In Sherlock Holmes (2009), Sherlock refers to he and Watson attending Don Giovanni, the same play that is the focus of the events in Paris in Sherlock Holmes: A Game of Shadows (2011). See more »
The Italian flag on the boxes in the German warehouse is missing the Savoy shield and Royal crown at its center. The flag on the clipboard displays these features, though. See more »
Dr. John Watson:
The year was 1891. Storm clouds were brewing over Europe. France and Germany were at each other's throats, the result of a series of bombings. Some said it was the Nationalists. Others, the anarchists. But as usual, my friend Sherlock Holmes, had a different theory entirely.
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The Warner Bros/Village Roadshow/Silver Pictures logos, opening title, closing title and part of the closing credits appear in the pages of Dr. Watson's manuscript, with the latter two accompanied by illustrations of scenes from the film. See more »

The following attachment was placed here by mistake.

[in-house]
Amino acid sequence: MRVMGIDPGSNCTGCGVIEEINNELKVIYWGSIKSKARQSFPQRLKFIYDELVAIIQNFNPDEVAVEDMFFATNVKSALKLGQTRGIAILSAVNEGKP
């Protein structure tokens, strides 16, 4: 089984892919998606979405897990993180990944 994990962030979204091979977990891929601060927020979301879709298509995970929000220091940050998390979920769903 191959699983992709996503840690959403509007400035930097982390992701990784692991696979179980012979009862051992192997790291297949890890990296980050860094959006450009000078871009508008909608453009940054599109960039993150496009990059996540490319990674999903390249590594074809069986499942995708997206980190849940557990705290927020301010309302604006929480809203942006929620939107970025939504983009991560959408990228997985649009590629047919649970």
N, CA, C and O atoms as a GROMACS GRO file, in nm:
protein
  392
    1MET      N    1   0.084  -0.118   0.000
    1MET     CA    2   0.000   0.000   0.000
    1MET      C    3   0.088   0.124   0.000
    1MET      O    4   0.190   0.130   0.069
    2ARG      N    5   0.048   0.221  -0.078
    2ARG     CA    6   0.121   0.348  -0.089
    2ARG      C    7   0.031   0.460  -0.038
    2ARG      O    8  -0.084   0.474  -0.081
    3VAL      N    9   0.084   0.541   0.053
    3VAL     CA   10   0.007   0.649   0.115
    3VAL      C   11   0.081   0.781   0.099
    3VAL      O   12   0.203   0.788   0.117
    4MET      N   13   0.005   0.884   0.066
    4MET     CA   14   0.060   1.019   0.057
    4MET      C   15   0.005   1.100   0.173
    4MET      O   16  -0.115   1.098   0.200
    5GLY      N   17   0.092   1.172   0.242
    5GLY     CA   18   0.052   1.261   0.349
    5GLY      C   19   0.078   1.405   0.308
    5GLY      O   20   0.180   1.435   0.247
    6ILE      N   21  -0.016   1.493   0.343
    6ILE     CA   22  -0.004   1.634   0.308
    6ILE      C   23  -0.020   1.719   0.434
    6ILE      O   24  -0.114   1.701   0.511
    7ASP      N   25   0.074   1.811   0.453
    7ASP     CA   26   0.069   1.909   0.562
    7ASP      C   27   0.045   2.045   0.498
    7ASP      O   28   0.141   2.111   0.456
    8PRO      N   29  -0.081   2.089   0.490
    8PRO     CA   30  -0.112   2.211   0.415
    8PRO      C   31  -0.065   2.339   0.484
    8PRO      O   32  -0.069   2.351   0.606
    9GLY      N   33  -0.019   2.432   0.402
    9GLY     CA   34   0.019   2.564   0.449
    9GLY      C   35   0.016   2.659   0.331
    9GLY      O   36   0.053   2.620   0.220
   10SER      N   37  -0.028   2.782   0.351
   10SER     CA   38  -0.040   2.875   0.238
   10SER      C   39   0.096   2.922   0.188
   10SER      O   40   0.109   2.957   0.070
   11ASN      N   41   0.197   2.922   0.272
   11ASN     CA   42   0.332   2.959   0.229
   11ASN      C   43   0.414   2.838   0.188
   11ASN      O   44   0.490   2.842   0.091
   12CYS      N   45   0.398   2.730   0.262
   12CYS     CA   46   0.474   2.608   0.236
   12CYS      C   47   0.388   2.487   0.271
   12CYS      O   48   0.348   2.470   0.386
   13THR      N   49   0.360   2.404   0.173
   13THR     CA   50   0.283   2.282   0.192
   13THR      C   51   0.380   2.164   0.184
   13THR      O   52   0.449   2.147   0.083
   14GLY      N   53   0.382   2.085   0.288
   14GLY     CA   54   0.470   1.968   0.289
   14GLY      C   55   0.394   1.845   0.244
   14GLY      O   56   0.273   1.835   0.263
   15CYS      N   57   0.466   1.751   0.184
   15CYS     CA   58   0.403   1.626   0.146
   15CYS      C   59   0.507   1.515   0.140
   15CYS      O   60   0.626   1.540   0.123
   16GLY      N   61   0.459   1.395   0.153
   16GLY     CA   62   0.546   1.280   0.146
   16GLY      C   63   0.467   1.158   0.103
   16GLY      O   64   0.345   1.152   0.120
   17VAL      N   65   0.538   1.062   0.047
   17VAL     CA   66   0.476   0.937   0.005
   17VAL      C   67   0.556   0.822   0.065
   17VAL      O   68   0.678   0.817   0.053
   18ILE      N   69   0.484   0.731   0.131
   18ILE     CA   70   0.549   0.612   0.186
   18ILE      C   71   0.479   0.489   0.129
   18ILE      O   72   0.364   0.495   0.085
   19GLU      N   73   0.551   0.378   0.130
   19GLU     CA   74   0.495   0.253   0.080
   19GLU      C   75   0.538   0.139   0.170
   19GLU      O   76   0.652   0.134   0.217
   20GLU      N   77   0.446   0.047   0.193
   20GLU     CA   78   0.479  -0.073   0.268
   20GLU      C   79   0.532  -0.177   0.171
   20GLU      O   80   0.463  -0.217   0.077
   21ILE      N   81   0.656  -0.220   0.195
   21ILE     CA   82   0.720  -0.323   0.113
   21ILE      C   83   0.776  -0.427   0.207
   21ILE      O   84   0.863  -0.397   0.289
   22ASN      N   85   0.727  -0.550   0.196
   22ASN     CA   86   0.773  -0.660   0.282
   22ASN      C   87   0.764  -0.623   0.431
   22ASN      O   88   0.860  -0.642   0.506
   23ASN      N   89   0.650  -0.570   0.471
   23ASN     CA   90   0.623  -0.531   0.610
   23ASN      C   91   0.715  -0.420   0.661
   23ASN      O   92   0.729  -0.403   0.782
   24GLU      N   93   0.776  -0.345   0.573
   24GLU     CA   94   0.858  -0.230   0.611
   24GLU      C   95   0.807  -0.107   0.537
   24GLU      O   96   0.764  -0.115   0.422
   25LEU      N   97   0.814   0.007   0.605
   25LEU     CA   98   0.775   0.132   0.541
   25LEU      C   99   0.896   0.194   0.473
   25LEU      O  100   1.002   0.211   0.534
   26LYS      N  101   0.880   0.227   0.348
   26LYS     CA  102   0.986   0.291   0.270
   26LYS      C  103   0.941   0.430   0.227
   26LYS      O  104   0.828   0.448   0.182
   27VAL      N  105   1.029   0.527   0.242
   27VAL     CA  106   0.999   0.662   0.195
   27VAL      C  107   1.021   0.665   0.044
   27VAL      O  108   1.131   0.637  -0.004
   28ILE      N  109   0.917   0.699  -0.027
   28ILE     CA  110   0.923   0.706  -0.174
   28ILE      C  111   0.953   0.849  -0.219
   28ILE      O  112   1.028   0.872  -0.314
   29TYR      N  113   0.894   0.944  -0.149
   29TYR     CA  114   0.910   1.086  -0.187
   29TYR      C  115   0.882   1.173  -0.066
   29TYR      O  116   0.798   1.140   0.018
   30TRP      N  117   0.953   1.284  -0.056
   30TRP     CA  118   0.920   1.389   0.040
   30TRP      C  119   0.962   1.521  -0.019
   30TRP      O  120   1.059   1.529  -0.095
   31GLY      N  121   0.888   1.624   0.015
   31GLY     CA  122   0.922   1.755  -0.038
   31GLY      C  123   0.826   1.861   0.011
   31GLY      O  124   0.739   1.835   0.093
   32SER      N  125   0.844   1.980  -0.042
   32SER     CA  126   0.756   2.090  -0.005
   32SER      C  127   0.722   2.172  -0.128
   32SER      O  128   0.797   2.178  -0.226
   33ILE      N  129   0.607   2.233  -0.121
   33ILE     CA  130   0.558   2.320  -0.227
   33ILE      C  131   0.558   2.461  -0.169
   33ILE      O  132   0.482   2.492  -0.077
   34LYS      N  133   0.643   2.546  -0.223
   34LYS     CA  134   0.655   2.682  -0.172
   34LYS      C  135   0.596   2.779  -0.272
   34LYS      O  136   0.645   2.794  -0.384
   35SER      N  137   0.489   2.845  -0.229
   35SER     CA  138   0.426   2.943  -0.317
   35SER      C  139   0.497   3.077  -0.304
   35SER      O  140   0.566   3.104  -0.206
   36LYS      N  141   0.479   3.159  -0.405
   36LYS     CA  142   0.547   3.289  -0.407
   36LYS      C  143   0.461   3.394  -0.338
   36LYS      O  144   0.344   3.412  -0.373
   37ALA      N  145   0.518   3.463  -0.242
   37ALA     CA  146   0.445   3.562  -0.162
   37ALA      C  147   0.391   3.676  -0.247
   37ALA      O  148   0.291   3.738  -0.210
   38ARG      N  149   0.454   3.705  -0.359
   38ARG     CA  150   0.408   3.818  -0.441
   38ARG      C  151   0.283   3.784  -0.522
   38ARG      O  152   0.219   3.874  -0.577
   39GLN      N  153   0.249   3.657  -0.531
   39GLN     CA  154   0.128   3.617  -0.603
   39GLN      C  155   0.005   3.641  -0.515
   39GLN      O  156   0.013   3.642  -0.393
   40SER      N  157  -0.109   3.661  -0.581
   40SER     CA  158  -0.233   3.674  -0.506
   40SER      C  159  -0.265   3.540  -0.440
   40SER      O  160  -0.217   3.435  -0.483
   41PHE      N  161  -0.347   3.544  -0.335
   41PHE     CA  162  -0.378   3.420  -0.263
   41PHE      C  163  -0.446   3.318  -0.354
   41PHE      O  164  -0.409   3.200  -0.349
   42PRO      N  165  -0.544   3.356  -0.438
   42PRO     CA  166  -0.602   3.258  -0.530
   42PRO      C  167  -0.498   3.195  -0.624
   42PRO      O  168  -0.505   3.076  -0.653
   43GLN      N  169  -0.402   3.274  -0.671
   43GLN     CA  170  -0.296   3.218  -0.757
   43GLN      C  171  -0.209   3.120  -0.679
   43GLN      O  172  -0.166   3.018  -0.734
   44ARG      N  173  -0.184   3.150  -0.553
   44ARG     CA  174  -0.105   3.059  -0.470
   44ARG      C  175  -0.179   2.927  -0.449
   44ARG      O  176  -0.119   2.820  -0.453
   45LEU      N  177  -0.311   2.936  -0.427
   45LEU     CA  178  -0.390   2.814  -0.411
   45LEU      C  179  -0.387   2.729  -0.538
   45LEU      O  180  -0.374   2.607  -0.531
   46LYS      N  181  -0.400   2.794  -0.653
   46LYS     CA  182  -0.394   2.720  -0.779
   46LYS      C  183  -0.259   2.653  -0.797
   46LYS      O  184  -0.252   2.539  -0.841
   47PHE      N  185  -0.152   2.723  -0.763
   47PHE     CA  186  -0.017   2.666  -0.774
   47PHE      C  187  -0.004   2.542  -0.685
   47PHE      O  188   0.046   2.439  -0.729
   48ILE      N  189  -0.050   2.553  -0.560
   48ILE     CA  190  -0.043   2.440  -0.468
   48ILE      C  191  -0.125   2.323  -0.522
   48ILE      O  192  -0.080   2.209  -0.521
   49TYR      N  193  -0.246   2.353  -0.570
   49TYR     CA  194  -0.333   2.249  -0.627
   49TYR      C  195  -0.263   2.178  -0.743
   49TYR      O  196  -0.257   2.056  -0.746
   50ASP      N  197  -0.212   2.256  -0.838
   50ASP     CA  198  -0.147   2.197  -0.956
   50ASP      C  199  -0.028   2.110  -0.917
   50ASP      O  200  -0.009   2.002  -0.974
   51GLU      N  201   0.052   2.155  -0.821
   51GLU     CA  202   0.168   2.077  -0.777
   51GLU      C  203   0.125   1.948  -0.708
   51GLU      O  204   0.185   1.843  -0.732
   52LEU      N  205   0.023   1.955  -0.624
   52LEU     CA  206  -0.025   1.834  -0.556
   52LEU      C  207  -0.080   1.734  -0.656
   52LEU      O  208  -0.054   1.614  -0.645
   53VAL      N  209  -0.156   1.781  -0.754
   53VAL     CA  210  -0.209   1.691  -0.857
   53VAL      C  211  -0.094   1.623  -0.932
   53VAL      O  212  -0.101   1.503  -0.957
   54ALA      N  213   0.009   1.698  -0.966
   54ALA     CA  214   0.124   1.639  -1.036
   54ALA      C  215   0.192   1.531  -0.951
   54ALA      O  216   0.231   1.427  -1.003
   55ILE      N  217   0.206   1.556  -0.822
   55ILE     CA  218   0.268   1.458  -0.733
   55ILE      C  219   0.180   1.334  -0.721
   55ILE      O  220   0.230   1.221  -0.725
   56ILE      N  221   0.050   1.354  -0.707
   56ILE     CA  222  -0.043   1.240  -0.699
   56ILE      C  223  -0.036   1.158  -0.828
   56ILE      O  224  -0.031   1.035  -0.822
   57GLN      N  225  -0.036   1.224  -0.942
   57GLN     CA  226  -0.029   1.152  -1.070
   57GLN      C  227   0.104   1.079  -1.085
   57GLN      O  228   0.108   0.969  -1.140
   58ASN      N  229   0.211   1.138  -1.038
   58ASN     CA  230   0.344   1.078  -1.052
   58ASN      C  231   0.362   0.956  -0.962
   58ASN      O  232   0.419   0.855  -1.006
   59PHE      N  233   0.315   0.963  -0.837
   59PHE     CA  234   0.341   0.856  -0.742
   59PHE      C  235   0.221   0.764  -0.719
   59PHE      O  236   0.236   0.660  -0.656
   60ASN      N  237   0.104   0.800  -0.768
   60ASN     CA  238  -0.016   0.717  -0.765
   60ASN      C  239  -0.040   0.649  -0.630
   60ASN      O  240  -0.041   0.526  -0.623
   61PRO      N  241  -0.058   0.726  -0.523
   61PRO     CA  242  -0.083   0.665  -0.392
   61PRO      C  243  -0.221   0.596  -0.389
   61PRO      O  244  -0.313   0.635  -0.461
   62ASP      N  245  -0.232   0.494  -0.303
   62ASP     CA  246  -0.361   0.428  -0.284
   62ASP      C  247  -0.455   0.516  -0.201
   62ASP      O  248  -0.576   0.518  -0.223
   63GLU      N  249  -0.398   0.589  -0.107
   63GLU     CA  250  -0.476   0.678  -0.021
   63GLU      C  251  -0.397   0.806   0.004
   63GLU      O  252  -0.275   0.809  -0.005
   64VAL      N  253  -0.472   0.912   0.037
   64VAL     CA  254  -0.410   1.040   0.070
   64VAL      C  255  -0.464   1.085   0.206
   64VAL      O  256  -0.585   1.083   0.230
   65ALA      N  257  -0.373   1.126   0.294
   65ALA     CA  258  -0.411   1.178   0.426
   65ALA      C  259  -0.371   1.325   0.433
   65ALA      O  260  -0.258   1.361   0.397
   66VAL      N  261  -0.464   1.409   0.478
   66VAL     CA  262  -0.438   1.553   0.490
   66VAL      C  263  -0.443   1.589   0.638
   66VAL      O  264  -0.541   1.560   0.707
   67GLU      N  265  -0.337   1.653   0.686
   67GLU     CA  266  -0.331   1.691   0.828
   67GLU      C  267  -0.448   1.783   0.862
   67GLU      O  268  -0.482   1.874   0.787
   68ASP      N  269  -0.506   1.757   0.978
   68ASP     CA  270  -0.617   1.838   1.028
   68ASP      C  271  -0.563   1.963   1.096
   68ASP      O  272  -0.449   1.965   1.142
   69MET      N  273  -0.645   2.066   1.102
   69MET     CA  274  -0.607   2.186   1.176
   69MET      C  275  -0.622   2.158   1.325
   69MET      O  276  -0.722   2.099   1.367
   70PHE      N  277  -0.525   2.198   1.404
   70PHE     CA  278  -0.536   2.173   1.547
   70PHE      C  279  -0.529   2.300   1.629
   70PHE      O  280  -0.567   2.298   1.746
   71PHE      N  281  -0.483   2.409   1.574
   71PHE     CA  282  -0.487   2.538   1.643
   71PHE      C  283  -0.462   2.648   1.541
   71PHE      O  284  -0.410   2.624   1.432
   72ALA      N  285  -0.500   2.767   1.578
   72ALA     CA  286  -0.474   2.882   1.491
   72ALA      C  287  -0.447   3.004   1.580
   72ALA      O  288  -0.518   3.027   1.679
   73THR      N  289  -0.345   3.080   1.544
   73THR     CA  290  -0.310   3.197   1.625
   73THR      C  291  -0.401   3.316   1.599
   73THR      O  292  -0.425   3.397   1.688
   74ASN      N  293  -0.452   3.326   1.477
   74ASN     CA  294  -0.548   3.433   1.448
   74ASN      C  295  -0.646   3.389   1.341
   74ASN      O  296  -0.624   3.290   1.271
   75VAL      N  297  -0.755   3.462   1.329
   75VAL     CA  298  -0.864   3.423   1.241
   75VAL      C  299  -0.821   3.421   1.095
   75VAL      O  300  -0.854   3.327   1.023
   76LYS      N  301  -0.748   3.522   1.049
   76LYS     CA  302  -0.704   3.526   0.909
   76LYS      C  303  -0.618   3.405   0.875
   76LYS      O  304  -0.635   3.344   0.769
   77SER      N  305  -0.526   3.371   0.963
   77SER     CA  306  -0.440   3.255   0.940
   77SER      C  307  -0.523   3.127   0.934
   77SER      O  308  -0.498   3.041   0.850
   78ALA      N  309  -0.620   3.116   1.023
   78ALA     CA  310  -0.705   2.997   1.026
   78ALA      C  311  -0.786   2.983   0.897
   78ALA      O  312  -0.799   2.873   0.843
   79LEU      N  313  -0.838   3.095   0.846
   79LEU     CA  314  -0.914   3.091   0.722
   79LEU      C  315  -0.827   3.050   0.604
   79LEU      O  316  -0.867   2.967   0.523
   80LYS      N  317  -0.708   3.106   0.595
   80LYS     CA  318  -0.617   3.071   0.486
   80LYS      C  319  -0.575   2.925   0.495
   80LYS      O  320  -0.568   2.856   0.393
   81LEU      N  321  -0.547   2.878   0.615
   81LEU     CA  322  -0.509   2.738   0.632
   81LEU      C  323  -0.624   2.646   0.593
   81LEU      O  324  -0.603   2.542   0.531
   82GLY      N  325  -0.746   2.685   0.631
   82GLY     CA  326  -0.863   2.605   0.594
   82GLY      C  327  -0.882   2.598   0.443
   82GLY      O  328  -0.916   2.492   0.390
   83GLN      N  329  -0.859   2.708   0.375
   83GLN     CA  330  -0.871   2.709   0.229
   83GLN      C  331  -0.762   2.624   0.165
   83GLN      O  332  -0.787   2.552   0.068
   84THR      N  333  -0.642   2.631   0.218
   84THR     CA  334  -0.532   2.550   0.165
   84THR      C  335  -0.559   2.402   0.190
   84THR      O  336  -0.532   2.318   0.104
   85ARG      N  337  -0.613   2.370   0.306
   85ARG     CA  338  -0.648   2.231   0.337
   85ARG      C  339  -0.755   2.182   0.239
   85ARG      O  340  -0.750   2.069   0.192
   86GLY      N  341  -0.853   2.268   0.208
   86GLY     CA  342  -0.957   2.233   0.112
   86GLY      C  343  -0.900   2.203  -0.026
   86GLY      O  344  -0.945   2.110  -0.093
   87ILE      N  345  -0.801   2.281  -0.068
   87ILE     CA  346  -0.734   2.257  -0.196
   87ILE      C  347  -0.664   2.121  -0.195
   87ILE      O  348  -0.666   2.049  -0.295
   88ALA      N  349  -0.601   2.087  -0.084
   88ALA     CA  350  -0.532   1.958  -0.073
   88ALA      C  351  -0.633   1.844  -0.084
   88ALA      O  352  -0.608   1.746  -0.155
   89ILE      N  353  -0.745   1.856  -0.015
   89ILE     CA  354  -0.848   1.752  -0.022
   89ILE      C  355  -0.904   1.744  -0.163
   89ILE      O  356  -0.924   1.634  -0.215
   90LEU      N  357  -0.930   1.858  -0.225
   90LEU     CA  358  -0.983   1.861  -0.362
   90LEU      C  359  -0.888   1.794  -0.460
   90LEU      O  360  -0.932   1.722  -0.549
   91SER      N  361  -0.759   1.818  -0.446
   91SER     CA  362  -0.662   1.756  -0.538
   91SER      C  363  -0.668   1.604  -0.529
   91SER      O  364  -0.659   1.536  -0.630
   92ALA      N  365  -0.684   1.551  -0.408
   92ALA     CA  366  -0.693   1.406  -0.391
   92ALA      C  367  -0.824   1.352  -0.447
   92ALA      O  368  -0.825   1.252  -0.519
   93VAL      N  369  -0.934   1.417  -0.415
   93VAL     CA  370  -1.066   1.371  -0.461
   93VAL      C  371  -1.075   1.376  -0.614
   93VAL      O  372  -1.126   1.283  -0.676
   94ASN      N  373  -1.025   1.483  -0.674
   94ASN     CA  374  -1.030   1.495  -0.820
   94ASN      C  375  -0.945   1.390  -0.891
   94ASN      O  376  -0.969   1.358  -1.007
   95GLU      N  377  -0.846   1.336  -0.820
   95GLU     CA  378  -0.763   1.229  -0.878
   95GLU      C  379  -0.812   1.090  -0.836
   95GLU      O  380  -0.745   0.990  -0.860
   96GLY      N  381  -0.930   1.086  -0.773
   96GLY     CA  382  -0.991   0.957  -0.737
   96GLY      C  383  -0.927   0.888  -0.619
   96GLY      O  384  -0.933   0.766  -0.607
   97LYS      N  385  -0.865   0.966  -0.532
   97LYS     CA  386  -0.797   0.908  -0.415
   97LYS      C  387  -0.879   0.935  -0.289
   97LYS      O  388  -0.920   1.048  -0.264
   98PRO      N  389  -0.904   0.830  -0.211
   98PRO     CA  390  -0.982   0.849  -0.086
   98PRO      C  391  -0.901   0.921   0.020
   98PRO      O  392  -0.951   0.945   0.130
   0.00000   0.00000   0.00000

I liked Guy Ritchie's first Sherlock Holmes movie, even though it had so little to do with Sherlock Holmes that one suspects the writer learned everything about the original from half-listening to a friend describe a story he'd read 20 years ago. But if you took it as a movie about characters that just happen to have names like Holmes and Watson but are otherwise their own thing, it was pretty decent.
That cannot, alas, be said for the sequel, which is just plain dull. The movie lacks, for the most part, the intriguing flirtation between Holmes and Irene Adler, instead bringing in some strikingly bland characters to populate its muddled story. The direction seems unnecessarily gimmicky even compared to other Ritchie films, and while I wouldn't describe the movie as a *huge* waste of two hours, it is certainly two hours I could have spent in a better fashion.
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